FROM James M. Taylor
Climate Change: The US versus the Rest of the World "Climate is gone." Those are the words of political strategist Karl Rove reassuring shale-gas developers there is no longer a need to worry about new laws against greenhouse pollution. That's because with Rove's help so many Republican climate-change deniers were elected to Congress last week. One observer sees the GOP " stampeding toward an absolutist rejection of climate science ."
Climate Change: The US versus the Rest of the World For some years, climate scientists avoided public debate on global warming, partly on the ground that skeptics didn't deserve a hearing. Now, so many Republican non-believers have been elected to Congress that the US may become almost unique among nations in dismissing the problem. As fossil-fuel industries celebrate, scientists are now speaking out, with another world conference on climate change later this month in Cancun. Will the US be able to play any role? What about the Obama Administration's fight against greenhouse pollution at home?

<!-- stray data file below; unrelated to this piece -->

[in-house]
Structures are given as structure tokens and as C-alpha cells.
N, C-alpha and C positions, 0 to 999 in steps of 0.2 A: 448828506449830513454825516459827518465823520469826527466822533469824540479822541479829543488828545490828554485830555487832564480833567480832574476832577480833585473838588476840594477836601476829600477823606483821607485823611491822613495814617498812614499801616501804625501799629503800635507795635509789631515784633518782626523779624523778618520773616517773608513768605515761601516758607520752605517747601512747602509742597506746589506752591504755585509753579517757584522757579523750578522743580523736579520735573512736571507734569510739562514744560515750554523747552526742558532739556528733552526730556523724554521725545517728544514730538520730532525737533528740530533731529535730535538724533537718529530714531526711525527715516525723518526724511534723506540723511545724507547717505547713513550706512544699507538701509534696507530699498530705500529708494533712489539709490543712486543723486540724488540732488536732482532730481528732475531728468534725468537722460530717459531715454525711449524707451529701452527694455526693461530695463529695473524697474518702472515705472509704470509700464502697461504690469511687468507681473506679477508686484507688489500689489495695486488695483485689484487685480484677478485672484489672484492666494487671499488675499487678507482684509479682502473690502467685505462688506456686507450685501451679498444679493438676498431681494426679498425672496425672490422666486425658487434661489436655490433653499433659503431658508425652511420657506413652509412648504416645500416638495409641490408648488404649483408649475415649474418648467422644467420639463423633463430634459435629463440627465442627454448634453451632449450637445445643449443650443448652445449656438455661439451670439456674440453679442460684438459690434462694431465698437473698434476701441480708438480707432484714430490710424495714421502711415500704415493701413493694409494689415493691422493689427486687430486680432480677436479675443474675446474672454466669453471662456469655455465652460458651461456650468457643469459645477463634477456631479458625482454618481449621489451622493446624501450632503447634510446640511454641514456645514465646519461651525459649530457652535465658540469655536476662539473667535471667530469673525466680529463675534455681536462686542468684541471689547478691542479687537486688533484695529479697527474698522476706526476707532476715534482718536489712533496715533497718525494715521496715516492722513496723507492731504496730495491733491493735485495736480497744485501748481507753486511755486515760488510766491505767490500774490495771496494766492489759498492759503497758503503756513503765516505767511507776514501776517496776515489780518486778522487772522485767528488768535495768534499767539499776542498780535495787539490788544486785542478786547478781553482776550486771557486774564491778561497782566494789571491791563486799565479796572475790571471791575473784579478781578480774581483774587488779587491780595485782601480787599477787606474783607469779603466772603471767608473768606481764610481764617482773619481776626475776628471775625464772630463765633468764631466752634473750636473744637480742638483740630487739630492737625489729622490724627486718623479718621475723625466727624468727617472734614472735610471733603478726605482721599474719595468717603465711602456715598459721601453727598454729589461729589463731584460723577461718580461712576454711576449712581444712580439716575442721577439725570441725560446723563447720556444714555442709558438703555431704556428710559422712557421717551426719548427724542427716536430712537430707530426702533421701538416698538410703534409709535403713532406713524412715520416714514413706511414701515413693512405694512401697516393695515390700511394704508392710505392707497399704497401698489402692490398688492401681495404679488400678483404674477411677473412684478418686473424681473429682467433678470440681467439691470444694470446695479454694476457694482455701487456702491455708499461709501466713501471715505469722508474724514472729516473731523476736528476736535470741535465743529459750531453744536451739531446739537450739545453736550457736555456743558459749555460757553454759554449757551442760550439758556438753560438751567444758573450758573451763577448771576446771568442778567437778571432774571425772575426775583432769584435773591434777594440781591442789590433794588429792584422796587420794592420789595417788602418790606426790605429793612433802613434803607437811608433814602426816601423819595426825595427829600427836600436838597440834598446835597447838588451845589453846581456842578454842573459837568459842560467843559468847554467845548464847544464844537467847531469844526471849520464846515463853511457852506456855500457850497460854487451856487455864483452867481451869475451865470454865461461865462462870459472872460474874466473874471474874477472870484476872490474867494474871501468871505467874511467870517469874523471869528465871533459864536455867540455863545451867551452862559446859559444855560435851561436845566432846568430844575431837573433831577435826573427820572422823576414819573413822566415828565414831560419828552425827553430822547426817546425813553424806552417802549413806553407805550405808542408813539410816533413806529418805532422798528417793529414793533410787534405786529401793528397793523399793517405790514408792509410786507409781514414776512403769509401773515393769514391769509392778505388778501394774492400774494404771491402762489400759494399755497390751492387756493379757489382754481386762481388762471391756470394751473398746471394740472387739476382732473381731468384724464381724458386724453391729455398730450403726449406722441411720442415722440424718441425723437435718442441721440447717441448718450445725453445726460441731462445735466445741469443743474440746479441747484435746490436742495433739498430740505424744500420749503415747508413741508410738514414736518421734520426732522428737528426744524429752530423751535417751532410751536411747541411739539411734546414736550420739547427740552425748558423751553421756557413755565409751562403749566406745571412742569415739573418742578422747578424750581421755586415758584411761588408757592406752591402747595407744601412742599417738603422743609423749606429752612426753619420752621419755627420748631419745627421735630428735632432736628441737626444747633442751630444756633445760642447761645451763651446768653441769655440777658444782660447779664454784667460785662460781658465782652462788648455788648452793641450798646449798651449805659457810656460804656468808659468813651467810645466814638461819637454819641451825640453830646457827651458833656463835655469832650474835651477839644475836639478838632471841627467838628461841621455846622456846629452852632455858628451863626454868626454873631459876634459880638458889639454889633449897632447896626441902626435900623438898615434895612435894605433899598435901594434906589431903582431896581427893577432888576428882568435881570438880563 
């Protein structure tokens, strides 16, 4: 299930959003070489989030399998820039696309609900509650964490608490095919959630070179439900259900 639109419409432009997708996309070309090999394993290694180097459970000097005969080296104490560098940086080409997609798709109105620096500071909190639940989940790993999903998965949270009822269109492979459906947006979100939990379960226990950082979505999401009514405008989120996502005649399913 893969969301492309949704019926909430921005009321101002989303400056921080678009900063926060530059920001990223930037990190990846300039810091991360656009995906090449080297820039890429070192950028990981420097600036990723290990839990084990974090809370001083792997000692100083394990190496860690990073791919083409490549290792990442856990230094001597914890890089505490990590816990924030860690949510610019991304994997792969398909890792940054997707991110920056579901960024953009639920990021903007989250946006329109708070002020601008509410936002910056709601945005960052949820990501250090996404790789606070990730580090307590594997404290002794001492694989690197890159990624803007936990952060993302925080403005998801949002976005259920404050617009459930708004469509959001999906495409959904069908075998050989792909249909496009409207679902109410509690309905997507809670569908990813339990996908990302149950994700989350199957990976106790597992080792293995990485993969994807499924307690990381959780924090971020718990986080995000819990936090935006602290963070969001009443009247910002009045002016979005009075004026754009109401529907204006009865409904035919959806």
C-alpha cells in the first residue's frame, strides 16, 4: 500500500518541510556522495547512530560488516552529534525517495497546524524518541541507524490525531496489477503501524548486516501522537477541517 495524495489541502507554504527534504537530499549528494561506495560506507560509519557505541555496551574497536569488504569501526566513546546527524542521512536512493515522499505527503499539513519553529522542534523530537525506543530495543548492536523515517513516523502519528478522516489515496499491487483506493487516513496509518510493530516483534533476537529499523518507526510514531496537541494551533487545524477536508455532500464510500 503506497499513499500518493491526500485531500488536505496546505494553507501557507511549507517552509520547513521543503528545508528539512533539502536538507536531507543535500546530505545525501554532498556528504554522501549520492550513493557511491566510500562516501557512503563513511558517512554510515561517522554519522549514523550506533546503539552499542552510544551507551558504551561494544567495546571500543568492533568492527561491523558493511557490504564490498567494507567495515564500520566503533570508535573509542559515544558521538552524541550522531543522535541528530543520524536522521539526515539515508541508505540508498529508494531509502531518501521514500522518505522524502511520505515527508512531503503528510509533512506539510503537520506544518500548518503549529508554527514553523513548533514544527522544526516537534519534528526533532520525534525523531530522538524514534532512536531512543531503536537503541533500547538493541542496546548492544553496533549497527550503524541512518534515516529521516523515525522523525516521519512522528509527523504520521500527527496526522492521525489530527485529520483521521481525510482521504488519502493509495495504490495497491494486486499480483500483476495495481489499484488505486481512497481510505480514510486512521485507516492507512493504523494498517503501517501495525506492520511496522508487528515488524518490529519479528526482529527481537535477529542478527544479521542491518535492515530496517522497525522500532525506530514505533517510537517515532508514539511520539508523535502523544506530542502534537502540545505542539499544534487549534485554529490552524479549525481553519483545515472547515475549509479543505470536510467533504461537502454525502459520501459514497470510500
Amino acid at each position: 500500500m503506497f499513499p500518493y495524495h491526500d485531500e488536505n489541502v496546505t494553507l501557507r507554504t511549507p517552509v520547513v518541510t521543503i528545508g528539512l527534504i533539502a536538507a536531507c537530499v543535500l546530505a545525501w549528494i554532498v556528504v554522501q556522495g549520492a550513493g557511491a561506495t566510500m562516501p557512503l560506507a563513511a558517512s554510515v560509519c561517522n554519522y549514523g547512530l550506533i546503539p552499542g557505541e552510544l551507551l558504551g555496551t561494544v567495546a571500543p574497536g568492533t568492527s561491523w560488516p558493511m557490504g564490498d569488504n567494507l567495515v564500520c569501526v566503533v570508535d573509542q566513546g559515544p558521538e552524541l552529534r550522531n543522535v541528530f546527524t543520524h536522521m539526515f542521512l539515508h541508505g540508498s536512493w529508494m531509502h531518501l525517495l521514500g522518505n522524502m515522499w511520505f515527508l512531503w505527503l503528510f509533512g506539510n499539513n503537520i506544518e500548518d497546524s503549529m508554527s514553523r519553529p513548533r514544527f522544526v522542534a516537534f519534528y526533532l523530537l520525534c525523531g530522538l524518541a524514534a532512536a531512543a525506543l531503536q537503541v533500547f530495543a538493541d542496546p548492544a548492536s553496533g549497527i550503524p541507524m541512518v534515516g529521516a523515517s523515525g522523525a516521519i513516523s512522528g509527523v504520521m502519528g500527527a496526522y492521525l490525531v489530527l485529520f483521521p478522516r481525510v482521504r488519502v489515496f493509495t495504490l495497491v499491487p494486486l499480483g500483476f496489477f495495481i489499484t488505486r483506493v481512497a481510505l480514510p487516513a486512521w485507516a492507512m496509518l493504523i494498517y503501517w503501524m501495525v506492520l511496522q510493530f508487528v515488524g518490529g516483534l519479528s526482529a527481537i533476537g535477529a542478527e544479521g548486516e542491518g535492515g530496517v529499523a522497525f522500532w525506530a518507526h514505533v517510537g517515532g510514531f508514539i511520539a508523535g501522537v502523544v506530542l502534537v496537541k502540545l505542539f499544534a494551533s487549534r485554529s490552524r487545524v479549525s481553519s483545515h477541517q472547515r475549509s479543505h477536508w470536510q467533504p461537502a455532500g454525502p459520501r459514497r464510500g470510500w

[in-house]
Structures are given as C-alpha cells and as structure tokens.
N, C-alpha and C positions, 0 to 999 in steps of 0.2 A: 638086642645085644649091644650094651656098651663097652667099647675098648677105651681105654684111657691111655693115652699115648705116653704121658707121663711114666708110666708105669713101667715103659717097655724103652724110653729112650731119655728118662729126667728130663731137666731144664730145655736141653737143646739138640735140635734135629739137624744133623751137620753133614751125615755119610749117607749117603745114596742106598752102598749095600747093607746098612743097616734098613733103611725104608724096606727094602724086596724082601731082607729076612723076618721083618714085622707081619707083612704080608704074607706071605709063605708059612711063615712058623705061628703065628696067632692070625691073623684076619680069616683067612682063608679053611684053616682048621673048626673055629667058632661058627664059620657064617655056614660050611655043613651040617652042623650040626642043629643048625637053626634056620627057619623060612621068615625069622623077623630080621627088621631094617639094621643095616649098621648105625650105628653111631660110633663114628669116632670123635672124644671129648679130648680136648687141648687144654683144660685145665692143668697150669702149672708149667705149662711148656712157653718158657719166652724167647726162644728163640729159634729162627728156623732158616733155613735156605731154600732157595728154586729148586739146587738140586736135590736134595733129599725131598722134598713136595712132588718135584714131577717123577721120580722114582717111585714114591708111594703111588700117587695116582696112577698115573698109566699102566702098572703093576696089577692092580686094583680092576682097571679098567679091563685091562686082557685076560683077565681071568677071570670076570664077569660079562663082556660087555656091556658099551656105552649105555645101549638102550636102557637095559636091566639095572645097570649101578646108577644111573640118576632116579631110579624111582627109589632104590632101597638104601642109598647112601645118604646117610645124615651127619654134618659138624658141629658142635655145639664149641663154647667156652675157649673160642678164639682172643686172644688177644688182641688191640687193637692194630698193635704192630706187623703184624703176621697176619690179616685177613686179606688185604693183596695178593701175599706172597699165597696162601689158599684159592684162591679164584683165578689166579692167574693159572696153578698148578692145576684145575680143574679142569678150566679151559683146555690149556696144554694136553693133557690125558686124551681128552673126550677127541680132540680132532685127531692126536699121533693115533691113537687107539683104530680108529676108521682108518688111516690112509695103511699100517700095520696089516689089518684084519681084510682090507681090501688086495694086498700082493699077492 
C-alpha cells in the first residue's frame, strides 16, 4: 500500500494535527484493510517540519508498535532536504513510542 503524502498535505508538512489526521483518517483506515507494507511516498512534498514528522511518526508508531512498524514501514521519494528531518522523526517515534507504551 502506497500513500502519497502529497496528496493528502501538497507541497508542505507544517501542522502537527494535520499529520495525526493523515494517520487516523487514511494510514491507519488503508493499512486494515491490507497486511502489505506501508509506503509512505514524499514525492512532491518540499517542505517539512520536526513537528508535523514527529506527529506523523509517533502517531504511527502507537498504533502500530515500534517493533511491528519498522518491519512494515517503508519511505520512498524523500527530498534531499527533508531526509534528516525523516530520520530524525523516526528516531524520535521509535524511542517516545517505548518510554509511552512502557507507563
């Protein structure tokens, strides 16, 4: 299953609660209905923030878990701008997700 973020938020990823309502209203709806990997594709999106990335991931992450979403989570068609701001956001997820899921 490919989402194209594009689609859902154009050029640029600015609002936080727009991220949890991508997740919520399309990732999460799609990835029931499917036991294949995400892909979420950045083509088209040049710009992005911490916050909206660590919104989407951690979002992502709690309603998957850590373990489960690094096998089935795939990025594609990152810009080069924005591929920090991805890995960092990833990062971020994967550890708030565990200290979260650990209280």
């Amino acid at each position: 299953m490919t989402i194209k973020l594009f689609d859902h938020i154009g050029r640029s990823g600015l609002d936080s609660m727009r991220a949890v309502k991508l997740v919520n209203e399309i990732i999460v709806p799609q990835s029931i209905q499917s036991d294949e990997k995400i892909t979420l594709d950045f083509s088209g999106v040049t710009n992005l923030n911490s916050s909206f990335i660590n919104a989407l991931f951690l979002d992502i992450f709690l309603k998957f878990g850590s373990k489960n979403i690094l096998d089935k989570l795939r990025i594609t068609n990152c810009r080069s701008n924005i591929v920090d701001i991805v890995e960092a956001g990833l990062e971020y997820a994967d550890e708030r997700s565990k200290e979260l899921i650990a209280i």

Trump's new look at civil rights and global warming President Trump is reportedly ready to pull the US out of the Paris Agreement on Climate Change. We look at the possible consequences. On the second half of the program, we hear about cuts in Obama-Era civil rights programs called for by the Trump Administration's first budget plan.
Who's to blame for the opioid crisis? Some of the lawyers who took on Big Tobacco are now going after Big Pharma. It’s all about the deadly epidemic of opioid use. Are the drug companies to blame? What about the users? Later, on today’s Talking Point: making sense of Britain’s upset election.